Twenty years ago, Cisco Capital began with a simple purpose: to enable companies of all sizes to transform and develop through the acquisition of Cisco technology.

While Cisco Capital has grown substantially since then, our mission has remained unchanged. Over the past two decades—from the dot-com boom and bust, to the banking industry’s collapse and rebirth, to today’s era of digital transformation—Cisco Capital has helped organizations of all types rethink how they acquire technology and leverage it to gain competitive advantages, improve sales effectiveness and enhance operational efficiencies.

As Cisco switches, routers, and portfolio of products have become the technological foundation of both established businesses and start-ups, Cisco Capital financial innovations through the years have allowed organizations to scale, meet market demand and stay competitive by acquiring new technology and refreshing outdated equipment.

Cisco Capital in the 90s – Adapting to the dot-com boom and bust

The dot-com boom fueled an era of seemingly endless growth opportunities, catapulting both established businesses and new technology startups to the upper echelons of the global marketplace. To support this rapid growth, companies needed secure, scalable equipment to accommodate new market variables like internet traffic and the impact of rapidly expanding customer bases.  While Cisco provided the practical hardware and software to solve scale-related challenges, Cisco Capital delivered the financial means for organizations to acquire these solutions in the form of loans and leases.

The nineties were an era of unprecedented growth for technology companies. Then the dot-com bubble burst.  Market growth slowed drastically in 2001, forcing companies to adapt to reduced demand by cutting costs and conserving capital.  In response, Cisco Capital began offering Cisco-certified refurbished equipment through the remarketing of these assets, creating affordable options for organizations to acquire technology despite resource limitations.

The Cisco Capital remarketing business grew alongside that of its customers in the aftermath of the market crash, as did the need to meet market fluctuations head-on with adaptable financial solutions.

Cisco Capital in the 2000s – Policy, change, and dynamic transformation

Policy changes, banking deregulation and the subsequent 2008 market collapse forced many organizations to once again reconsider their technology acquisition strategies and think more creatively about how to finance them.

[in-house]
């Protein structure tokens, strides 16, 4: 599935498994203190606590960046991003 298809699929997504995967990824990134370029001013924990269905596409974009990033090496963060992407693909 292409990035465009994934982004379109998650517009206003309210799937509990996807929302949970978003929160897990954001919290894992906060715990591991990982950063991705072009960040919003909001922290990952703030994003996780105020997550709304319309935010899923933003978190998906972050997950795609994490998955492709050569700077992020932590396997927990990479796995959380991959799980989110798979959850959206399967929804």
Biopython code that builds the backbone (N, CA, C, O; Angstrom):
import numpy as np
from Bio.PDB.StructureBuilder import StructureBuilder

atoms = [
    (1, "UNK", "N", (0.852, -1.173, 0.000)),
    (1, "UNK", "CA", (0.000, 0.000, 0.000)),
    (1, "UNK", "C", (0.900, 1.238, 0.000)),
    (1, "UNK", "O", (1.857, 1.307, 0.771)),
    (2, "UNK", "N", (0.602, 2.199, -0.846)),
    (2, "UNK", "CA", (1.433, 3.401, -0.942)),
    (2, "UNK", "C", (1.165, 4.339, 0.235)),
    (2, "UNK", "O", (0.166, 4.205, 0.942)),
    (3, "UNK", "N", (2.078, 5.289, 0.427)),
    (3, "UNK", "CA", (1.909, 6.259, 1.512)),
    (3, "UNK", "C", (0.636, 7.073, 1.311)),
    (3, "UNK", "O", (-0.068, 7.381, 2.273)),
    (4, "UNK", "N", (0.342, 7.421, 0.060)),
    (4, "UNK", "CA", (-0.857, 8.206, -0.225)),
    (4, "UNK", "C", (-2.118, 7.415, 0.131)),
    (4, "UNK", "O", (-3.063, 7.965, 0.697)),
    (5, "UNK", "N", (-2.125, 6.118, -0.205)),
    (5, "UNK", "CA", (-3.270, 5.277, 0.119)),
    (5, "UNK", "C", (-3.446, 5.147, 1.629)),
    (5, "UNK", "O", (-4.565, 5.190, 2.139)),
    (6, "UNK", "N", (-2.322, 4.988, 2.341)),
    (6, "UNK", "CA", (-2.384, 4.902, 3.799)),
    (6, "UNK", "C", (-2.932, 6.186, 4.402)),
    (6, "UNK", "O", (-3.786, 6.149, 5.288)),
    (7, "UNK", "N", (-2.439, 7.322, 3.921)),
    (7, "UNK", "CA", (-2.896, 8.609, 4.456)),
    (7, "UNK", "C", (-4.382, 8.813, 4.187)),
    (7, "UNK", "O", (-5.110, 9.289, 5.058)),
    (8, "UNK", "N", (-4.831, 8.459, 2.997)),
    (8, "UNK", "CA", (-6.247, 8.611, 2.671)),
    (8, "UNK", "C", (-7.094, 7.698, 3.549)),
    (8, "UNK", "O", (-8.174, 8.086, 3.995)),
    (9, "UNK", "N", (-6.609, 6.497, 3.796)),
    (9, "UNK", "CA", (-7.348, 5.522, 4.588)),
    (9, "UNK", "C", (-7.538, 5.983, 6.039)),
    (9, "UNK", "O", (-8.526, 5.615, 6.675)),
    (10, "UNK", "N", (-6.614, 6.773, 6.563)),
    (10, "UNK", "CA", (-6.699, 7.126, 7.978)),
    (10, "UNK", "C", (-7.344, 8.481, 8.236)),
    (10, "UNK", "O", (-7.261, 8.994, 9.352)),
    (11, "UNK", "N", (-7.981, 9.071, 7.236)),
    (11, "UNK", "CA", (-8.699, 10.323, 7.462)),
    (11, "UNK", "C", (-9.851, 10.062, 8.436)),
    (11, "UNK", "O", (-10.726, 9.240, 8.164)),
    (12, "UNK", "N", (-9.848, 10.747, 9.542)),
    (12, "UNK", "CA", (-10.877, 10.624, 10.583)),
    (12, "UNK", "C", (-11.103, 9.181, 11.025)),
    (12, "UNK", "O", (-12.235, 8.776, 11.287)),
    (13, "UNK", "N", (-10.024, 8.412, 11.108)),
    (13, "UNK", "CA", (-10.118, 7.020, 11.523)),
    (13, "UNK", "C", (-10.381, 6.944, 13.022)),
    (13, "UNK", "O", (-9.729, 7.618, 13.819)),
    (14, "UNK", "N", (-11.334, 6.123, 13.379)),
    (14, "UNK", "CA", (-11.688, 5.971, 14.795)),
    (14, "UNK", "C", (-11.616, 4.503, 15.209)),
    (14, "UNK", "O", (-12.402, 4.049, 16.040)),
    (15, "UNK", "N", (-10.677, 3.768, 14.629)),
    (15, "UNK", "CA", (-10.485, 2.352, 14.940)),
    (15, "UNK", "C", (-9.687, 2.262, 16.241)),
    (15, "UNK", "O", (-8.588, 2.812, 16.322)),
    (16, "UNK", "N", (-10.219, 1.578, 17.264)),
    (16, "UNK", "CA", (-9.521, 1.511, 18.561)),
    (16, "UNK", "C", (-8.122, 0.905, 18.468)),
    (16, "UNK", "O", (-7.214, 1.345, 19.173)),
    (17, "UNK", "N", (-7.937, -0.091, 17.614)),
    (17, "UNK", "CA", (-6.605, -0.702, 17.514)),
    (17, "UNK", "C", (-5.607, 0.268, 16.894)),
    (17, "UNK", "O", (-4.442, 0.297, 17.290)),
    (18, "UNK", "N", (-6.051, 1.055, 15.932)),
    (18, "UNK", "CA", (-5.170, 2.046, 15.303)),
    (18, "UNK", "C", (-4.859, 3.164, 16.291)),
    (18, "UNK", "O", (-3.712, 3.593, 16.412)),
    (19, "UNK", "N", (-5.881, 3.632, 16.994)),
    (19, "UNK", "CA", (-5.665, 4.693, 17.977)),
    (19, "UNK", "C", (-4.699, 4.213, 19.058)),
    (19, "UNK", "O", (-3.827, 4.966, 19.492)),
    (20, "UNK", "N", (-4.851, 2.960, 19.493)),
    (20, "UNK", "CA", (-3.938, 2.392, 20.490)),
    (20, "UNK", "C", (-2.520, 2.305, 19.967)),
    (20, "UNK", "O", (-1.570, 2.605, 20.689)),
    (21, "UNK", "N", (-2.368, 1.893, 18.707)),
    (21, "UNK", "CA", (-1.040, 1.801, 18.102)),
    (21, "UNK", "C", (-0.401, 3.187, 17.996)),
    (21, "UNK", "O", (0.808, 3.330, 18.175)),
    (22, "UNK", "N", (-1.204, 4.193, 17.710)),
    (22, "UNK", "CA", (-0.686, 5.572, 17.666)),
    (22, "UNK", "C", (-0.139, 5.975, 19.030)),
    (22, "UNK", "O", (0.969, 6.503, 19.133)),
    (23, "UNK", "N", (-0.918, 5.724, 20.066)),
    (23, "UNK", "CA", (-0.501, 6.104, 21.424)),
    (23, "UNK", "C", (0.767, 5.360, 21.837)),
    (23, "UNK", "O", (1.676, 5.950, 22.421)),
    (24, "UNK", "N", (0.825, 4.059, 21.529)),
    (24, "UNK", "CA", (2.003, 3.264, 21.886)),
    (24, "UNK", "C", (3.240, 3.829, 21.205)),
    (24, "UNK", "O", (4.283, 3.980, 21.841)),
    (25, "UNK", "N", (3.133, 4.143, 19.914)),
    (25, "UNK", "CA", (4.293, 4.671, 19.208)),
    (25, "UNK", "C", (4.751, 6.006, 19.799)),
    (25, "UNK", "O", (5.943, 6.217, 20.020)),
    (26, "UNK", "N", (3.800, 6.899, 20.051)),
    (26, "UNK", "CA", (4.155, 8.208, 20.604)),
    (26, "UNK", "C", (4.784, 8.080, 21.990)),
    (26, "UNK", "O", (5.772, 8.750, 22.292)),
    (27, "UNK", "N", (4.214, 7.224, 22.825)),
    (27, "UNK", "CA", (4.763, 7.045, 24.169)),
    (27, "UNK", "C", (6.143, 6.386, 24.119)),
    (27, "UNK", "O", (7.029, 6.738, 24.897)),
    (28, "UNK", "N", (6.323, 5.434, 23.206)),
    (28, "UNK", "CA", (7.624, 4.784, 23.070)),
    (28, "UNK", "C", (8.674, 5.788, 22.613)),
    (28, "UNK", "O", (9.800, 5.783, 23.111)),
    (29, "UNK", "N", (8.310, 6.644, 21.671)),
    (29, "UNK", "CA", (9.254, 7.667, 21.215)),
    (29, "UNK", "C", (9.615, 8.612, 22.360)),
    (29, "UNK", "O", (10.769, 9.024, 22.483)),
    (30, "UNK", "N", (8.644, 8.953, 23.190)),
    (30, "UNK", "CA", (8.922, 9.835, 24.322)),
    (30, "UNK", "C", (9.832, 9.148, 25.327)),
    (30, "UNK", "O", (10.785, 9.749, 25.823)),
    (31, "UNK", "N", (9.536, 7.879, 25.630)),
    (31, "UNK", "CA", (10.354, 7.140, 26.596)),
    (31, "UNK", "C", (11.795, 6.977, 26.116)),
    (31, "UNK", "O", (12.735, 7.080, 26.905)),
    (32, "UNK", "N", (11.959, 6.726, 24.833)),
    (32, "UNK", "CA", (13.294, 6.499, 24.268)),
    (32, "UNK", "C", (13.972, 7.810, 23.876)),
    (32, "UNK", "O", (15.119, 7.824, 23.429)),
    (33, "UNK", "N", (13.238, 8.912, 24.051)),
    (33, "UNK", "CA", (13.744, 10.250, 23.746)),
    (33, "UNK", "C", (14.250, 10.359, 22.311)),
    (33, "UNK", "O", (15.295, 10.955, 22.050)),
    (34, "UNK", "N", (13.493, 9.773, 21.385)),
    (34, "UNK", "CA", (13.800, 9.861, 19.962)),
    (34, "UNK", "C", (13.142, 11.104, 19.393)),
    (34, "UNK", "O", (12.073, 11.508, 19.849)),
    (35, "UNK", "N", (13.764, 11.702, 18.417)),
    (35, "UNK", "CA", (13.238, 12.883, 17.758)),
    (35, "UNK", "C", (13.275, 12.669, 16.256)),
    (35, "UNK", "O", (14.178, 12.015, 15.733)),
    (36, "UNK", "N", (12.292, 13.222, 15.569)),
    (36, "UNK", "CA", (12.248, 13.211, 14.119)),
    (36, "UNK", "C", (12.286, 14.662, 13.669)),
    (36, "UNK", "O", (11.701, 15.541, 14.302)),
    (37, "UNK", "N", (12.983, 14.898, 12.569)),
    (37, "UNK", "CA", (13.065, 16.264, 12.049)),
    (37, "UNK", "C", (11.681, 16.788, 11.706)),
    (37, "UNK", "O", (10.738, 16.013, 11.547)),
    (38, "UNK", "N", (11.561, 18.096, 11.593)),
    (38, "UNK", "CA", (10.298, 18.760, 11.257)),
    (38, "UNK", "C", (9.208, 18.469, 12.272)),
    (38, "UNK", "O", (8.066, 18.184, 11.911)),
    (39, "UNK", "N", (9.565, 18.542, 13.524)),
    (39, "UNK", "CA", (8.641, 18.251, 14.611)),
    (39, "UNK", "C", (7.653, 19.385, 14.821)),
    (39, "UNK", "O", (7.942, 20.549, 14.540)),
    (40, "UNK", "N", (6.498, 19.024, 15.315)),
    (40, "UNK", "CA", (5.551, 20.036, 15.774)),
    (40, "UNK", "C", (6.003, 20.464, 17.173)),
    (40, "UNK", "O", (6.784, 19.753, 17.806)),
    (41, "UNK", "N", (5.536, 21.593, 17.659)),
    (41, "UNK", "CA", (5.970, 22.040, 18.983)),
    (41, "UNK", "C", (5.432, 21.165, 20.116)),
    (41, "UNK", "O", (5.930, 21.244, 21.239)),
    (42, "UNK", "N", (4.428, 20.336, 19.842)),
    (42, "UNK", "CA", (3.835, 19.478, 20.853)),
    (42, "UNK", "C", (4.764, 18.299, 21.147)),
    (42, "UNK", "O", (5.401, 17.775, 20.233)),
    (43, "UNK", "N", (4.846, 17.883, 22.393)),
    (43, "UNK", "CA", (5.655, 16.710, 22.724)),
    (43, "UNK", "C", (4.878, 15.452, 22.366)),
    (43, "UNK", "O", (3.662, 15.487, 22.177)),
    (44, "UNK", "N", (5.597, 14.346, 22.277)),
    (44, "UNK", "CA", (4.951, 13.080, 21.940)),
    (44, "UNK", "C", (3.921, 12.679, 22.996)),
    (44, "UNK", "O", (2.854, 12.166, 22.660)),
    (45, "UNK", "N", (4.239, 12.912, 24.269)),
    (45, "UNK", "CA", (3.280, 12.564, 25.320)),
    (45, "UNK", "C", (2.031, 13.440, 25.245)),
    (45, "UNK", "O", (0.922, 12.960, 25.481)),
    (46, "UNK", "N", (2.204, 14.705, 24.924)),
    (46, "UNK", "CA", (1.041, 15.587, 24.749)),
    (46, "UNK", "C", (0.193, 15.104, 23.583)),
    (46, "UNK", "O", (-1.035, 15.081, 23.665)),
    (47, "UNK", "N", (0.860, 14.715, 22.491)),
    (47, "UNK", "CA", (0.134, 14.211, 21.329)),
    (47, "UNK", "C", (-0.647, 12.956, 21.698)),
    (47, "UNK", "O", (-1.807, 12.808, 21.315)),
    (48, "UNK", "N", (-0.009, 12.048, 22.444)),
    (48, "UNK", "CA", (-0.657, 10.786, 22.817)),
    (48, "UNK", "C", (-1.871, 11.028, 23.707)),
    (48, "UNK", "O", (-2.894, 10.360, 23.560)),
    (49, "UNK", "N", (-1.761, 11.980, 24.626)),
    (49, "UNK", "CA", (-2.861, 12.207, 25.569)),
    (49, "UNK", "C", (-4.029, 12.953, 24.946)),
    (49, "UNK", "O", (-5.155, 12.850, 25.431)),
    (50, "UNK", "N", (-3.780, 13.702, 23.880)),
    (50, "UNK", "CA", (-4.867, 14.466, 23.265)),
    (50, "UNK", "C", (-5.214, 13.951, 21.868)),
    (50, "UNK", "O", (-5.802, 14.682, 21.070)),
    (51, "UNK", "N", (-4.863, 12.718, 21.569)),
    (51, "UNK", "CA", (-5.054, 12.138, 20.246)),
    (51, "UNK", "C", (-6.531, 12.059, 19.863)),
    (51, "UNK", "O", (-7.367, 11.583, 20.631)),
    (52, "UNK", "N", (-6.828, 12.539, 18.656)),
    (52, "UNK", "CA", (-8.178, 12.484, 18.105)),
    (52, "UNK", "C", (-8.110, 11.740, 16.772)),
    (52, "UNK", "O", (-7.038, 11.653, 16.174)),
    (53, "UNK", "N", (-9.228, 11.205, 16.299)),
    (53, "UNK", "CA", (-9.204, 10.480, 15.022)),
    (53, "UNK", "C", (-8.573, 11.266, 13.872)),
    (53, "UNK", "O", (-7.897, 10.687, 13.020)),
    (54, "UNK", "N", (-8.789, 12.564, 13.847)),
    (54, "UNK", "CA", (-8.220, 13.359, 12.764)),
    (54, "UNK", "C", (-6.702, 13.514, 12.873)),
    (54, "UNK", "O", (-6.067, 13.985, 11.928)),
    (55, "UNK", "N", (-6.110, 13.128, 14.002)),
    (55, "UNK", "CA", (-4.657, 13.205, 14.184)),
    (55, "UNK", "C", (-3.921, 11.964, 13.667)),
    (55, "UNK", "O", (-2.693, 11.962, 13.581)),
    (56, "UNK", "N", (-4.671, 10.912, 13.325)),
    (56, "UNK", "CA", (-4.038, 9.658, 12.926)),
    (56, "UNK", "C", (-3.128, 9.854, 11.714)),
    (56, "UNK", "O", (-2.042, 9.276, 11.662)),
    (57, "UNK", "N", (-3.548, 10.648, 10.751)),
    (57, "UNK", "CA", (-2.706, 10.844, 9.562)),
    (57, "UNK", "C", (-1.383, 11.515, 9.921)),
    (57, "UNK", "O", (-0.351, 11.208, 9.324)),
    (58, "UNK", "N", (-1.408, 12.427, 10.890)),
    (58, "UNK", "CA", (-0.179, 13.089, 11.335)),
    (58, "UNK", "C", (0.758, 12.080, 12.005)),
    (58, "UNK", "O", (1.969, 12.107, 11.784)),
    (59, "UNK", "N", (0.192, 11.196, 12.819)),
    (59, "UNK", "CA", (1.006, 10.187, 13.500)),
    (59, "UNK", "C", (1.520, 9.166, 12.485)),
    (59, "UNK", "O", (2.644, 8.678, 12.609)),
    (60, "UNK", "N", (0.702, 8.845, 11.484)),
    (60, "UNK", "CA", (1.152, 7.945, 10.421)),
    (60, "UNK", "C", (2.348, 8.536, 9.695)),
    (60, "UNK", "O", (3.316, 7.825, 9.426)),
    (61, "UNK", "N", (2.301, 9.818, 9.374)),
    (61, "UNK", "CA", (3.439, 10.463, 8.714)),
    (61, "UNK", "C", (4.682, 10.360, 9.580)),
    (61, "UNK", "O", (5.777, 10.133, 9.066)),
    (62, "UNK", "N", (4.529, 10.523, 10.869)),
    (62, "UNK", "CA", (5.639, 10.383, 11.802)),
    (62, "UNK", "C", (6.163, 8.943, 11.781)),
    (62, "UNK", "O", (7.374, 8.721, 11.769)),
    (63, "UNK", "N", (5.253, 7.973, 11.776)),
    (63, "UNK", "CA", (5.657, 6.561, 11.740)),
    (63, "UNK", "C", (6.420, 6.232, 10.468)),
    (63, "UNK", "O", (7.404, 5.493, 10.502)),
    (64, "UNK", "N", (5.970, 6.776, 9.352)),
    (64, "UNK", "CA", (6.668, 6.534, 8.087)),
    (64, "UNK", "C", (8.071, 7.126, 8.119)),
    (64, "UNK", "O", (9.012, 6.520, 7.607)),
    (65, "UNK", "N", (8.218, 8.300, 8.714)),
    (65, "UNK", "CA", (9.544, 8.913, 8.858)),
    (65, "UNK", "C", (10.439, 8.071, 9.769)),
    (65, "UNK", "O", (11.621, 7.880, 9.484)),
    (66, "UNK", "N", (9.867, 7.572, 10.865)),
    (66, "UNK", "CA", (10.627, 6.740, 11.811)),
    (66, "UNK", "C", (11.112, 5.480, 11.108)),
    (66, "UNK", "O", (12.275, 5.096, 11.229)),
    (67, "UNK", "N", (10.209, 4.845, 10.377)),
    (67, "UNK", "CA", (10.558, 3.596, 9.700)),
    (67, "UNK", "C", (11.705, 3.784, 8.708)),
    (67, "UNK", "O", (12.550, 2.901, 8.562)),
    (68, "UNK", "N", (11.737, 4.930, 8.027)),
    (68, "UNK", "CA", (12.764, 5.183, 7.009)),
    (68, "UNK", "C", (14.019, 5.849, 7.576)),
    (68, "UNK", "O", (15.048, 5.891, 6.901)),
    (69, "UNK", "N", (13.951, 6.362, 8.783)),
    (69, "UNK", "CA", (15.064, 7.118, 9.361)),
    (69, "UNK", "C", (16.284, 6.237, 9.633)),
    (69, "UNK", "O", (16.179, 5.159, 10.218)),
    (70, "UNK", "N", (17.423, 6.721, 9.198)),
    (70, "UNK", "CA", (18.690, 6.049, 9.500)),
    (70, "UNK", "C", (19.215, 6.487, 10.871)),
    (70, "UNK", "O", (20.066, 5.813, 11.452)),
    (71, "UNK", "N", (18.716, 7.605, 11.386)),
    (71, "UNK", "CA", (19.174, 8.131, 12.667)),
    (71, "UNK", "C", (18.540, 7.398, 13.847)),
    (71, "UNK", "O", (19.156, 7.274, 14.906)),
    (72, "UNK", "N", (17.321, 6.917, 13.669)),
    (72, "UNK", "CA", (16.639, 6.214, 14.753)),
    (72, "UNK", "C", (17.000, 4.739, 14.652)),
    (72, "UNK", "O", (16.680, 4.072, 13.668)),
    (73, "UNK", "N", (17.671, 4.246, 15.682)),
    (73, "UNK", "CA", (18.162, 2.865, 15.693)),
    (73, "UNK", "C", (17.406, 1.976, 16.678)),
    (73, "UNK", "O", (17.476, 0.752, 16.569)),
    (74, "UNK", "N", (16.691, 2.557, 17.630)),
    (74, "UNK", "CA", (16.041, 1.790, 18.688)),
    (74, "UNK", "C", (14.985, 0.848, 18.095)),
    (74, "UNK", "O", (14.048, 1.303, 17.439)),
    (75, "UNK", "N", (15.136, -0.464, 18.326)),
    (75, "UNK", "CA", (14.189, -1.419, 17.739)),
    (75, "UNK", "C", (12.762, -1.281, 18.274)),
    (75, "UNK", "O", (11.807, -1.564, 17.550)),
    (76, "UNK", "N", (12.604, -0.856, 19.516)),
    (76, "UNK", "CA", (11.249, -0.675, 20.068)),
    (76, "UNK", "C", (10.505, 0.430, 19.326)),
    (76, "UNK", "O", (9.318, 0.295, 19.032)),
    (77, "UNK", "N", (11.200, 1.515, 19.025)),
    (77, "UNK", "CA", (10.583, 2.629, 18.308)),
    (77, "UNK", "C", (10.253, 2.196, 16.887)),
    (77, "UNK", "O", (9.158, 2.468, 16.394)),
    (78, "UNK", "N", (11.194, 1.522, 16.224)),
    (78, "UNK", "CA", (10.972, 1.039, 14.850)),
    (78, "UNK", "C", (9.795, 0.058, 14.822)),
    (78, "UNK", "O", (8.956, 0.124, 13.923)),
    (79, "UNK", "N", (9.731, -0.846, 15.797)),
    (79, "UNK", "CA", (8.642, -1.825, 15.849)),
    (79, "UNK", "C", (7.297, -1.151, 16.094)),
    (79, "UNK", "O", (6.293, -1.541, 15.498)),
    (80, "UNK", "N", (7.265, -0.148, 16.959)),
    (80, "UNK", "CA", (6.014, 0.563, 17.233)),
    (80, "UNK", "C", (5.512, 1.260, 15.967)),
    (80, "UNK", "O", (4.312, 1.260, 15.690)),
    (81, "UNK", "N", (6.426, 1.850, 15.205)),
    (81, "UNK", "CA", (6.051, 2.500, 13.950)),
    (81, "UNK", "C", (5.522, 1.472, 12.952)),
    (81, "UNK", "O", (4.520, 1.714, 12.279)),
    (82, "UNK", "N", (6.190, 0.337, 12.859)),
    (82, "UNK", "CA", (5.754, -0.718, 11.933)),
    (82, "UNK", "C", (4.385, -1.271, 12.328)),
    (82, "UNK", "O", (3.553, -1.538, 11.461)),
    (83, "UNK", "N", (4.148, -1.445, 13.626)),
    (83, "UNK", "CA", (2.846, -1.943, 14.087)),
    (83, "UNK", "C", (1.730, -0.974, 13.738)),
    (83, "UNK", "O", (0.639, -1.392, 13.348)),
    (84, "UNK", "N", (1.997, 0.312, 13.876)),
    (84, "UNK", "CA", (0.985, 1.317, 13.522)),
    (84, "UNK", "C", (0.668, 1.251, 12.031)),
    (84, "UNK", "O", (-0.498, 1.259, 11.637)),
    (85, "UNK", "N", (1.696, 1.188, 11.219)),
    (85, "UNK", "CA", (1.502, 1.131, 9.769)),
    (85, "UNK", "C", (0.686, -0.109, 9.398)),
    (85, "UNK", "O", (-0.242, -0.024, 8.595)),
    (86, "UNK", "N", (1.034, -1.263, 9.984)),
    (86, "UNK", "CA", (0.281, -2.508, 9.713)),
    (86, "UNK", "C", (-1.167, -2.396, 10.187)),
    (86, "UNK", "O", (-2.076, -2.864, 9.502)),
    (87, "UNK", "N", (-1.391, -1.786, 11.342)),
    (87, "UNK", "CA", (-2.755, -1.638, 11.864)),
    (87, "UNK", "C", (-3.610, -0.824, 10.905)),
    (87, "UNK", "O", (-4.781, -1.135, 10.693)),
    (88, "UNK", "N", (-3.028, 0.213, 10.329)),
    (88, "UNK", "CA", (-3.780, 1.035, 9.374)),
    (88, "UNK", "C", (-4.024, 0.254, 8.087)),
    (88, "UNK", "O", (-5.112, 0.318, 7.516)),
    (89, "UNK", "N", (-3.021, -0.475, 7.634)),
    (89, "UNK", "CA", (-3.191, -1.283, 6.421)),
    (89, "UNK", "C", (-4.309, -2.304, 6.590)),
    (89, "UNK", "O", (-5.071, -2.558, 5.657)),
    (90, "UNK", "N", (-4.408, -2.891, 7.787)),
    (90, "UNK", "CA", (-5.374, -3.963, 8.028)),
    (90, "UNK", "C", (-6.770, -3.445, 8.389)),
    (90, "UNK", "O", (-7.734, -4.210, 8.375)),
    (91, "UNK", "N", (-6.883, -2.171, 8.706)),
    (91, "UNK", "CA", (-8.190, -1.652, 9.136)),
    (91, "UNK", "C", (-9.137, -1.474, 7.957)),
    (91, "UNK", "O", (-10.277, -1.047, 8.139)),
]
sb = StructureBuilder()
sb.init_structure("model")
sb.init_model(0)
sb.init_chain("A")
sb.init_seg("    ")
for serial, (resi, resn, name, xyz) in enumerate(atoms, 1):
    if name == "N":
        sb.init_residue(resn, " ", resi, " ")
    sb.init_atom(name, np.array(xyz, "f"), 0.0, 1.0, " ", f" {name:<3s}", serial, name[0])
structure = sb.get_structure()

The evolving tie between IT infrastructure and revenue generation led many businesses to seek dynamic financial offerings that could add value to the bottom line while delivering against organizational goals. Businesses needed something that could not only help meet market fluctuations but enable competitive advantage by optimizing the accelerating technological lifecycle.

In the 2000s, Cisco Capital introduced financing to help companies proactively manage technology lifecycles. With lifecycle financing, companies could redefine the internal relationship between finance and IT by aligning technology investments with a new end-to-end solution.  Companies could invest in the latest Cisco innovation while simultaneously reducing operating expenditures and limiting capital expenditures with a single financial solution.

As with remarketing and the financial options introduced following the dot-com boom and bust, lifecycle financing provided businesses with an innovative new option to help them transform and meet market demands.

2016 and beyond – New consumption models and Open Pay

Today, organizations face another significant shift in the way they do business and how they use vendor financing to adapt. Digital transformation and the exponential acceleration of innovation and business development present a new set of challenges—today’s ‘consumption-based economy.’  Consumption models more accurately reflects usage  and provides customers with more convenience at a fraction of the cost.

In this evolving market, consumers now rely on apps and services like Airbnb and Uber to enjoy the benefits of ownership without the hassle. A similar paradigm is developing in the financial sector with evolving demand and scalability requirements.

Organizations no longer want a static technology investment plan. Instead, customers require something that can dynamically adapt to and reliably address today’s fluctuations in demand. In order to help customers pay for variable capacity as needed, Cisco Capital developed Open Pay to better align to future payments and actual usage.

Looking forward to the next 20 years

From the initial loan and leased-based relationships of the nineties to today’s end-to-end financial solutions, the transformative nature of business and technology proves that a little bit of ingenuity can pay big dividends in an industry fueled by innovation. As we celebrate Cisco Capital’s 20th anniversary, we want to thank our customers, partners and team members around the world for helping us reimagine the role of financing in the acquisition of technology.  We eagerly anticipate the challenges and opportunities of the decades to come.



Kristine Snow


Cisco Capital